NSF is calling for requests for supplements and proposals to support high school teams participating in the International Genetically Engineering Machine – or “iGEM” – competition.
Attracting diverse students to STEM careers at a young age is essential to ensure the realization of a vibrant U.S. bioeconomy that will fuel innovation, economic growth and job creation. Synthetic biology has emerged as a major driver of innovation and technological advancement; as such, active researcher engagement of young people in synthetic biology is an important early step in workforce development to support a growing bioeconomy.
iGEM has emerged as the premier opportunity to engage students in creative research and technology development projects in synthetic biology. Annually, over 6,000 students from around the world at the high school, undergraduate, and master’s level participate in iGEM, working to design, build and test creative solutions to societal challenges using the tools of synthetic biology.
To support early career workforce development in this growing field, NSF is encouraging principal investigators of existing NSF awards to apply for supplements through the Research Assistantships for High School Students (RAHSS) mechanism to support iGEM teams. Supplements can vary in size but are expected to average approximately $10,000 per team. Additionally, NSF encourages the submission of Research Coordination Networks (RCN) proposals that would support dissemination of best practices for working with high school iGEM teams, and/or ways of remote mentoring of teams that are not located near a research university with synthetic biology capabilities. RCN proposals can be submitted at any time to the Biological Sciences or Engineering Directorates.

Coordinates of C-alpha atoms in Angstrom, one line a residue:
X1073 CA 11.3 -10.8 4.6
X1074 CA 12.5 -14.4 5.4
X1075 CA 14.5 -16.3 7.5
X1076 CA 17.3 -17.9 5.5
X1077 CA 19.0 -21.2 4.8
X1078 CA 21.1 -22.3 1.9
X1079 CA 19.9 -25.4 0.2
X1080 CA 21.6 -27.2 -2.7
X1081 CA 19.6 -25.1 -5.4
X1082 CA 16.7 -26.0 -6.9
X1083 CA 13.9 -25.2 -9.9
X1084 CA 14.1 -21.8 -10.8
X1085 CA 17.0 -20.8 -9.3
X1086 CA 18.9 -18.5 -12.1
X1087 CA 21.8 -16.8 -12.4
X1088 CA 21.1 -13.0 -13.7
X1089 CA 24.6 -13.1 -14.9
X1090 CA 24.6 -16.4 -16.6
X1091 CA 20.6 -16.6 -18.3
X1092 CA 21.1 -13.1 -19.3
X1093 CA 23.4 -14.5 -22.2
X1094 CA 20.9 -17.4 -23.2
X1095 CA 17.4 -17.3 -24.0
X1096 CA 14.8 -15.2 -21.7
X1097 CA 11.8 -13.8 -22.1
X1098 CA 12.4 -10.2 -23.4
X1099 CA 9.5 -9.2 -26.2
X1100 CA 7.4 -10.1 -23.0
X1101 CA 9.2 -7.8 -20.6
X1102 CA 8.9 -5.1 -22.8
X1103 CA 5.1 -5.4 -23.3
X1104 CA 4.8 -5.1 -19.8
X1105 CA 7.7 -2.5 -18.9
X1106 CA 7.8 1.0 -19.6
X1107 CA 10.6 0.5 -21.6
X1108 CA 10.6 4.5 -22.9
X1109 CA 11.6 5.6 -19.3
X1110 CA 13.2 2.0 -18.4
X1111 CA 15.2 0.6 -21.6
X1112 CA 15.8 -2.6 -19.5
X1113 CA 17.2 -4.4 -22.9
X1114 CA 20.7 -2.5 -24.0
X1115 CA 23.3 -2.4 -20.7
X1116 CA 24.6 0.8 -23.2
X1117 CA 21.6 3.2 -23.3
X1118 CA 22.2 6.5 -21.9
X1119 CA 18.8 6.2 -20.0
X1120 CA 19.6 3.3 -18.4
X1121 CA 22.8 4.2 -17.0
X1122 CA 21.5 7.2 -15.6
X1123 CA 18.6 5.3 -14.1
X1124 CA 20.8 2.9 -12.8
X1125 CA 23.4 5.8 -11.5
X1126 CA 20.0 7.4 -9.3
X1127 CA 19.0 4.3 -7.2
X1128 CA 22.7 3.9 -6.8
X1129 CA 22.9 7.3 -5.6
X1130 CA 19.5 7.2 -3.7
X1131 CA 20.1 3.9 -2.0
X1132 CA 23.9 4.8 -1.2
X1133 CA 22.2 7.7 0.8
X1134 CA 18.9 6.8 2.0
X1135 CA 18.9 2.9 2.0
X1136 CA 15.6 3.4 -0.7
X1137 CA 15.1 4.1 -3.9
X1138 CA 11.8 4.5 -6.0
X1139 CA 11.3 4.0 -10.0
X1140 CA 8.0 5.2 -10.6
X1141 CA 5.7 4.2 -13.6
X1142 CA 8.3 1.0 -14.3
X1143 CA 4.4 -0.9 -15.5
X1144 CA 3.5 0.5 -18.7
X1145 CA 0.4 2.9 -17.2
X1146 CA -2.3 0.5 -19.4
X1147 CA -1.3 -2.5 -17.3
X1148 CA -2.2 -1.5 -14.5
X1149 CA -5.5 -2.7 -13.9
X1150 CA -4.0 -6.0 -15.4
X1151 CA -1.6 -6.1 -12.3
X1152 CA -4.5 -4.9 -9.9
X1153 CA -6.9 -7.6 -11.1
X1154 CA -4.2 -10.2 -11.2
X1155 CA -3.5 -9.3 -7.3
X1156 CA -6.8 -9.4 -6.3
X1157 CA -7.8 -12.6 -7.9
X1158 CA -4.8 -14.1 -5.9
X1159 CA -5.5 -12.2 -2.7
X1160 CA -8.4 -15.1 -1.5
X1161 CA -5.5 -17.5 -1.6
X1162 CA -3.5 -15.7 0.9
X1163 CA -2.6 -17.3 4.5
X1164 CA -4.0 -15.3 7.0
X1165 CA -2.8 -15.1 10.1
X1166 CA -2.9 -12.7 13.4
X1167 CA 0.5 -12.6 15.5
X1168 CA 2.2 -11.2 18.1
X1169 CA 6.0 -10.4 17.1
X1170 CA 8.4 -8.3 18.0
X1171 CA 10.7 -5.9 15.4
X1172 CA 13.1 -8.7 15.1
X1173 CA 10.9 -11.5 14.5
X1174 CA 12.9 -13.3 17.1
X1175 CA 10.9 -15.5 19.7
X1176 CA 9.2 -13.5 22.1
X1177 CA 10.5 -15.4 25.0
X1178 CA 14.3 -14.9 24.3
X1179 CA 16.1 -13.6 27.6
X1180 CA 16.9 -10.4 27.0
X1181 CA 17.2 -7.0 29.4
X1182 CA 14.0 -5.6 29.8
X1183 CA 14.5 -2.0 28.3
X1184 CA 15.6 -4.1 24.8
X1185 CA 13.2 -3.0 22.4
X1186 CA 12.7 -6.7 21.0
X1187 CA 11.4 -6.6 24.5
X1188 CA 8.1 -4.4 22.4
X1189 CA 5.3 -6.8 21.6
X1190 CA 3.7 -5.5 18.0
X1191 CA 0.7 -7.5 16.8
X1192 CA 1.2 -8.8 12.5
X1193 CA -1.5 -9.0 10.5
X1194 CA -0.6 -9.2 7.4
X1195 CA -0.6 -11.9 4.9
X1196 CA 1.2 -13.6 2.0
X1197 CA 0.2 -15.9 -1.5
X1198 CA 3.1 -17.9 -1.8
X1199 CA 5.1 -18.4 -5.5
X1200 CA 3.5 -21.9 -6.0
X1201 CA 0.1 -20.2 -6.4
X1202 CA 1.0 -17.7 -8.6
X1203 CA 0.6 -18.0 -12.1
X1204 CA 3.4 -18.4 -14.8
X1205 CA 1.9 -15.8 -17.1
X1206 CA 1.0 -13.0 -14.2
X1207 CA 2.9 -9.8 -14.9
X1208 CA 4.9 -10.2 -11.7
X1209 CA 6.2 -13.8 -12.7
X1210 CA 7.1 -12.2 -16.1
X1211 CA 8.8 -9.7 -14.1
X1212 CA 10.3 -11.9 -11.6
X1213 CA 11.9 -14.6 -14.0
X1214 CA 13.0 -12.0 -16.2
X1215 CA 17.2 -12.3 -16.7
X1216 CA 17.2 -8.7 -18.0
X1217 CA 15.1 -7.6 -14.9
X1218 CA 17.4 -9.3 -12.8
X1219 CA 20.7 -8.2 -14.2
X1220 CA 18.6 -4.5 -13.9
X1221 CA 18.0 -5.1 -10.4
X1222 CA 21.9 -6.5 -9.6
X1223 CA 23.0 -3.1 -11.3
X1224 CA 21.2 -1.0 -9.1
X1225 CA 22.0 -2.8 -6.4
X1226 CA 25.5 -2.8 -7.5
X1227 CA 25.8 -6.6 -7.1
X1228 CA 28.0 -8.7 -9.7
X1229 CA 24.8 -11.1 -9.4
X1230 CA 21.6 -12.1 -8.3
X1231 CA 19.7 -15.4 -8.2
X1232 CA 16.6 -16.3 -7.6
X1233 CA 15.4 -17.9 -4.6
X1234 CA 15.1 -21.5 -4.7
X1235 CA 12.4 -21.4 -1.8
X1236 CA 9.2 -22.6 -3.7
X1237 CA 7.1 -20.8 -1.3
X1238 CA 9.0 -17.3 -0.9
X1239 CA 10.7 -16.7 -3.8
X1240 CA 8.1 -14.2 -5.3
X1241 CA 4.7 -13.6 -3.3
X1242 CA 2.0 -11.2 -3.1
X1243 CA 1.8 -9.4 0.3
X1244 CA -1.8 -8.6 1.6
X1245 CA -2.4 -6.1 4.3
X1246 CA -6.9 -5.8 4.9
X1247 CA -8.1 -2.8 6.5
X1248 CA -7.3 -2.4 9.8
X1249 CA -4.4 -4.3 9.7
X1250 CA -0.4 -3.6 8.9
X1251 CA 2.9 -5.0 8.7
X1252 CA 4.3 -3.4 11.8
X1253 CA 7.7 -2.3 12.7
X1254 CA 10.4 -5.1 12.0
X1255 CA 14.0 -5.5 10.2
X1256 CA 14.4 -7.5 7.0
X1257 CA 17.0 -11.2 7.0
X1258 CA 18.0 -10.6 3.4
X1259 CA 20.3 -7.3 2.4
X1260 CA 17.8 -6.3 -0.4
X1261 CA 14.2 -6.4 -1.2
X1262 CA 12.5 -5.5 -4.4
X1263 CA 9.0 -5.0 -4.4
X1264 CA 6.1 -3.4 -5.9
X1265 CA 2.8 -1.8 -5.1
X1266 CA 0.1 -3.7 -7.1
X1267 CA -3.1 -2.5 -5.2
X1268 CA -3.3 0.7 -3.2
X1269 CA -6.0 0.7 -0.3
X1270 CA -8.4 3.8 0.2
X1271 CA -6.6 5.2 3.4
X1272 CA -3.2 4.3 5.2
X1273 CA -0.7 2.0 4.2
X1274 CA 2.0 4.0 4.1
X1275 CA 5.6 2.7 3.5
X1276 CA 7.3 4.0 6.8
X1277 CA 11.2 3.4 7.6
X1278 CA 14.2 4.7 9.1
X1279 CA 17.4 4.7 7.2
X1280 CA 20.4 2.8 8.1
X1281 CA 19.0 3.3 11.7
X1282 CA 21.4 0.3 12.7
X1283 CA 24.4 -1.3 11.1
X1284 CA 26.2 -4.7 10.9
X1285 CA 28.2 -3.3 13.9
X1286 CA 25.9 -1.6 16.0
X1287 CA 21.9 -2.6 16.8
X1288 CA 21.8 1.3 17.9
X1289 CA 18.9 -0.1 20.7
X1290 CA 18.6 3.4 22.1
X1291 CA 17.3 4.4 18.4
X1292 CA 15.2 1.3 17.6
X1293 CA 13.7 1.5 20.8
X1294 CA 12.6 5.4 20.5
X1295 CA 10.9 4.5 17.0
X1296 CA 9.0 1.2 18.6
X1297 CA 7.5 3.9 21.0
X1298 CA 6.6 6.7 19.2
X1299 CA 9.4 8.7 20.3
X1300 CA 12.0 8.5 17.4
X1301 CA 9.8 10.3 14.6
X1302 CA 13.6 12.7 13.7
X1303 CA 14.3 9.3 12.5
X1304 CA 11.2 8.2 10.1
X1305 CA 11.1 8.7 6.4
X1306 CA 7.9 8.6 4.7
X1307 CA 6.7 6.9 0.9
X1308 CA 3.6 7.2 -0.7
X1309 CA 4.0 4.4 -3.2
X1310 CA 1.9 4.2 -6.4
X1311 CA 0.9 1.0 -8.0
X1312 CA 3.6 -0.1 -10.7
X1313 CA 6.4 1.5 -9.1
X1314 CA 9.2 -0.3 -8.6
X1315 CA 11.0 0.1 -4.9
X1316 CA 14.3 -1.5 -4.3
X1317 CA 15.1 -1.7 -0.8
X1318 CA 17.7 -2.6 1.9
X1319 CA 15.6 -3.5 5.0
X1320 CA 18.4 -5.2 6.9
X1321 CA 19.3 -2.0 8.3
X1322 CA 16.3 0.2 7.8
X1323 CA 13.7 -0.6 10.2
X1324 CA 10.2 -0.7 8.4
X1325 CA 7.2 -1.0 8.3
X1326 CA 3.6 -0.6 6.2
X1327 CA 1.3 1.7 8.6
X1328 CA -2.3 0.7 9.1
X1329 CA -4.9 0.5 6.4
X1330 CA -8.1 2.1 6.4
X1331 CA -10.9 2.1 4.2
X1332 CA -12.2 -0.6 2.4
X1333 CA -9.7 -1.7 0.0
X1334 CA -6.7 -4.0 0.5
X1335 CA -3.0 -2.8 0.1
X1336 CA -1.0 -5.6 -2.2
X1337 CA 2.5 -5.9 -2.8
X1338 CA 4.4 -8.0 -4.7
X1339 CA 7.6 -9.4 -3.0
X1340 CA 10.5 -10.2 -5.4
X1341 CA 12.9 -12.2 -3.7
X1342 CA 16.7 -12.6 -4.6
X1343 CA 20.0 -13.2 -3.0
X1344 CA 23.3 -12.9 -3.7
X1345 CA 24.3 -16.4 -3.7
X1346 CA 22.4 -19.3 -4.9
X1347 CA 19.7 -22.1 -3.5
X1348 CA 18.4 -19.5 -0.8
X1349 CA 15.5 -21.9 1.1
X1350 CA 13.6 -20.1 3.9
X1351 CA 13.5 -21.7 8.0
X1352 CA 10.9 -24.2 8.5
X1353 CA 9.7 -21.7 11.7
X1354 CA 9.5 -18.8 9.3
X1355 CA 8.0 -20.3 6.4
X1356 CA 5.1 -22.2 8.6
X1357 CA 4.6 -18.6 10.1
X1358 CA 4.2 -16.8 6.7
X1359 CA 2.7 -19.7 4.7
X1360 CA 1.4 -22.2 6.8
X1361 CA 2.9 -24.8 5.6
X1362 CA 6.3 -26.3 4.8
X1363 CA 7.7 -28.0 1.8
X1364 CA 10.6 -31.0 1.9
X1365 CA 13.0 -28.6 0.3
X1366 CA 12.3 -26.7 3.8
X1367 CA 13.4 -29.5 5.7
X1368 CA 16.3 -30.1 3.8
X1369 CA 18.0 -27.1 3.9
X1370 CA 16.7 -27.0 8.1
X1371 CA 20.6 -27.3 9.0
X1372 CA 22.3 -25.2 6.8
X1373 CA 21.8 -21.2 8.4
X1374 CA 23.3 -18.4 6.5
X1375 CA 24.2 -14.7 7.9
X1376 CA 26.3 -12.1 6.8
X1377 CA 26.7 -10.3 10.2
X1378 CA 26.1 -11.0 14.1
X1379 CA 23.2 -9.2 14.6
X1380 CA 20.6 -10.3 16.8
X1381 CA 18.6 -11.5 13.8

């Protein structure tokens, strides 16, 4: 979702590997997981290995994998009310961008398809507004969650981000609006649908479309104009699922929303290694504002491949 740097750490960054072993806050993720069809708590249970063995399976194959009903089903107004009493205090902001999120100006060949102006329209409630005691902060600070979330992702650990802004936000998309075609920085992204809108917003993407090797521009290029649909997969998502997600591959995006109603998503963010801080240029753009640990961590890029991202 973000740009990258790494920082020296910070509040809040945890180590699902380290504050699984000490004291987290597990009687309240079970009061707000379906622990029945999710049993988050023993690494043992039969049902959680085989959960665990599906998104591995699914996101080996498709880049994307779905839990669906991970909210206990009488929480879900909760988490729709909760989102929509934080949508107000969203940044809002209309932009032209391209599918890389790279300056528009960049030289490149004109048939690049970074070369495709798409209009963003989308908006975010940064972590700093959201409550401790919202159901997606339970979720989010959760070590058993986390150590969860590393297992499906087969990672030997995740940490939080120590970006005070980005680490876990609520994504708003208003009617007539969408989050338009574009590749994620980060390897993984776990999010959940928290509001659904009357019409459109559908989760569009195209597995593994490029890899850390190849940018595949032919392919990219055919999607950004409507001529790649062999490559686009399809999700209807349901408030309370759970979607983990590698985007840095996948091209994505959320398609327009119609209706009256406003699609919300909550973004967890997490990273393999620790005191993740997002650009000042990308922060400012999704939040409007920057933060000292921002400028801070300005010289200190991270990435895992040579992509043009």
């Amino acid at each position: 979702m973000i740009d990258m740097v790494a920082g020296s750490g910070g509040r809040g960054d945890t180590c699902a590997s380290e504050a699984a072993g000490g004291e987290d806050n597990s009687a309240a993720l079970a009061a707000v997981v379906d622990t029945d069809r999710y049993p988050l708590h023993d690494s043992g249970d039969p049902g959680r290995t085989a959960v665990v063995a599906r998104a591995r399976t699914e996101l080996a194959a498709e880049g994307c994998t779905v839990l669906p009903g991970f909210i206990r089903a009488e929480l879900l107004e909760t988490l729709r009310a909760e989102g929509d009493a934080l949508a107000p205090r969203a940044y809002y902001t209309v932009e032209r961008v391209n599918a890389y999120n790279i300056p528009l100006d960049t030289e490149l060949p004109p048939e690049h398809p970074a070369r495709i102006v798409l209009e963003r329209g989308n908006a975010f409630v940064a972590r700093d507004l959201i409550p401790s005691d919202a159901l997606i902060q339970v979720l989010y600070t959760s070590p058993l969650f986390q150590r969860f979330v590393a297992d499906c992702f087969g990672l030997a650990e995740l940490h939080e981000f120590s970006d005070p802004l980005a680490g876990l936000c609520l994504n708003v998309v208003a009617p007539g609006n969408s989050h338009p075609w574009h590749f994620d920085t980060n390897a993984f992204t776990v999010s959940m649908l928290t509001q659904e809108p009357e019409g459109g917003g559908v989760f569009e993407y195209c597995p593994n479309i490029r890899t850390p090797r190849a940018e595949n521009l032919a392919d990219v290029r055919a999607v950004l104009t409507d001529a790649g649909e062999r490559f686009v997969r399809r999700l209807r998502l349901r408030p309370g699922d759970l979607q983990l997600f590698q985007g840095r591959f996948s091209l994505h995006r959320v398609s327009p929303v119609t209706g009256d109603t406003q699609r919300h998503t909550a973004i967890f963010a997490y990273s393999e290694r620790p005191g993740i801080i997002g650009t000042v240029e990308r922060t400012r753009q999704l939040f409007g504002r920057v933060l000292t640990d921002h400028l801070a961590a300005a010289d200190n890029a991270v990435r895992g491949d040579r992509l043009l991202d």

For more information on iGEM and how researchers can participate, visit iGEM.org.
Learn about the upcoming NEON Webinar from our colleagues in the Division for Biological Infrastructure here or below.
The National Science Foundation (NSF) recently announced its intention to carry out a competition to manage the Operations and Maintenance of the National Ecological Observatory Network (NEON). The Dear Colleague Letter (NSF 19-080) announcing this decision:
provides general information on NEON,
communicates that NSF anticipates initiating the competition,
provides information on provisional goals,
outlines a timeline for the competition, and
invites comments and questions from eligible organizations interested in this competition (submit via firstname.lastname@example.org).
NSF will be hosting a webinar on September 11th at 2pm regarding the planned competition for operation and management of NEON. Individuals, teams, and organizations interested in submitting proposals should try to participate.
This webinar will discuss the timeline for executing the competition for the management of NEON Operations and Maintenance. It will highlight key decision points by NSF and identify critical dates for activities related to the competition. The webinar will also provide information on the post-award oversight requirements for awards managed through cooperative agreements (CAs). Following the presentation, there will be a question and answer period.
One of BIO’s highlights from this current fiscal year is the movement of the National Ecological Observatory Network (NEON) from construction into full operations. 179 data products are now freely available to the scientific community and the public on the NEON Data Portal, and we are pleased to note that downloads of the data are rapidly increasing as is use of NEON data in publications. NEON data is also transforming ecological education at a diverse range of institutions.